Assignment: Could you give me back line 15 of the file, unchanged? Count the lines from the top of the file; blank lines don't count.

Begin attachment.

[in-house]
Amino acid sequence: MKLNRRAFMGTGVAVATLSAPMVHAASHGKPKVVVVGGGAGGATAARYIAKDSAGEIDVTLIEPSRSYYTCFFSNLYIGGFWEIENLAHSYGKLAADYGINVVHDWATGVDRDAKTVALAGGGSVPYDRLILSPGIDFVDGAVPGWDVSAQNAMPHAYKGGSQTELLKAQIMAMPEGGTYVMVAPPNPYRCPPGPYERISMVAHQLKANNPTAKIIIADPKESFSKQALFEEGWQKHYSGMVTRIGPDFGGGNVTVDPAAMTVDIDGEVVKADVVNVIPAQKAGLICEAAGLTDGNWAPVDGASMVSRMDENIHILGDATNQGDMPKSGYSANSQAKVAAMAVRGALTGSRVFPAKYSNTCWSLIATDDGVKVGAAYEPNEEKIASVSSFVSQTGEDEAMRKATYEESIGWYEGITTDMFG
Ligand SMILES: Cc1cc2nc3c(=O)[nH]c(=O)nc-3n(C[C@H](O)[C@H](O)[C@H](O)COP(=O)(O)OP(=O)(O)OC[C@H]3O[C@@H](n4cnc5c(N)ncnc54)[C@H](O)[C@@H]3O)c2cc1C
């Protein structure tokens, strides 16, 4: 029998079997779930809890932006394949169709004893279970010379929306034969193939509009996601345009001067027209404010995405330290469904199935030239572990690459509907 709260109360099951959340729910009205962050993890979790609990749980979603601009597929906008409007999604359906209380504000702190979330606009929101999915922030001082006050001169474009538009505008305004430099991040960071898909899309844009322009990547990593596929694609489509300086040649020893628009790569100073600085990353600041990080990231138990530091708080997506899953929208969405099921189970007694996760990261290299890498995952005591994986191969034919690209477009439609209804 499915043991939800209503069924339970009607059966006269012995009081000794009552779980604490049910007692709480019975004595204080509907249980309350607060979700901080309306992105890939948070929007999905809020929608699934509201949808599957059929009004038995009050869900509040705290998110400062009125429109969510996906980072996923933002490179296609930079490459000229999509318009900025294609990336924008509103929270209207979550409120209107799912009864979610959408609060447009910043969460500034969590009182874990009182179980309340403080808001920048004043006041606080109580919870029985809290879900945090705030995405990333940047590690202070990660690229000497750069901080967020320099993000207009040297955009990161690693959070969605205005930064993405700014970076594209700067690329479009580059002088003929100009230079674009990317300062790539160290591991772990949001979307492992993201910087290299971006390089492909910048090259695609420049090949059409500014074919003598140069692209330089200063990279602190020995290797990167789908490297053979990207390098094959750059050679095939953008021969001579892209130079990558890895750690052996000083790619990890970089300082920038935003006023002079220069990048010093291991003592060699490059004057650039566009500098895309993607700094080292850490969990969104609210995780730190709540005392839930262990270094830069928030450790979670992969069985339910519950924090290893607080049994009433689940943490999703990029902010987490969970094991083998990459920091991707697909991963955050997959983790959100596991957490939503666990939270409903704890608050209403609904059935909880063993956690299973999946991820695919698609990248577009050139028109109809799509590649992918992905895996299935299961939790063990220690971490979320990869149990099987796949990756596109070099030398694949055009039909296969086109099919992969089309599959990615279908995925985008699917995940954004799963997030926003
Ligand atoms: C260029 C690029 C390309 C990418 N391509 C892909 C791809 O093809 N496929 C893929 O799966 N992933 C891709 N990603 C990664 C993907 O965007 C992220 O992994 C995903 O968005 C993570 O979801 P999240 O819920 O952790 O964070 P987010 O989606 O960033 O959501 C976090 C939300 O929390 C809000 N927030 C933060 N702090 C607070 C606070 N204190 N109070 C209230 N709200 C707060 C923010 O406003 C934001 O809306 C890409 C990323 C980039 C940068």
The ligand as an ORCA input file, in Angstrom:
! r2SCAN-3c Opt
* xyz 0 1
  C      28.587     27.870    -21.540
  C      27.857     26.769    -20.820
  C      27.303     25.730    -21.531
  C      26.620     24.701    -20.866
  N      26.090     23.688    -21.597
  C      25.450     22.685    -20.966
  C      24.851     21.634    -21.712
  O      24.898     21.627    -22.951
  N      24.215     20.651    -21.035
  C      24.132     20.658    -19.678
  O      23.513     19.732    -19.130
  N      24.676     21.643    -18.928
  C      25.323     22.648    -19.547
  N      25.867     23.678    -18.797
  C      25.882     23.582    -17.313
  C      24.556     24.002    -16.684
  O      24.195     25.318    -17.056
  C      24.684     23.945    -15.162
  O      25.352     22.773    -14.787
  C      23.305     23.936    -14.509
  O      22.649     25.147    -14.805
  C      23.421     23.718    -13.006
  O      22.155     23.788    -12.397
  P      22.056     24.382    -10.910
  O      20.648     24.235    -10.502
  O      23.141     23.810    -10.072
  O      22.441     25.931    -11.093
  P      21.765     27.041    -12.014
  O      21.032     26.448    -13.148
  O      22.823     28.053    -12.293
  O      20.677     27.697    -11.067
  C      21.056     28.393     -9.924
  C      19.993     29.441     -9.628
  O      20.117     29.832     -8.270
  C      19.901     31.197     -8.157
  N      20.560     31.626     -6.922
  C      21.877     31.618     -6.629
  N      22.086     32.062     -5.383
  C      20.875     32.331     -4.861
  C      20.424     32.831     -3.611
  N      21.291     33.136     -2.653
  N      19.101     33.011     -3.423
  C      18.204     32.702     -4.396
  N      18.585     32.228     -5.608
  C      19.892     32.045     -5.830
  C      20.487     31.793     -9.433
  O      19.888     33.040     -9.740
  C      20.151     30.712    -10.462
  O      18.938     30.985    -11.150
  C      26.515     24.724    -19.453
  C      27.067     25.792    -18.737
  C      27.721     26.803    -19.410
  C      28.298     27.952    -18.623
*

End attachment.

  C      24.851     21.634    -21.712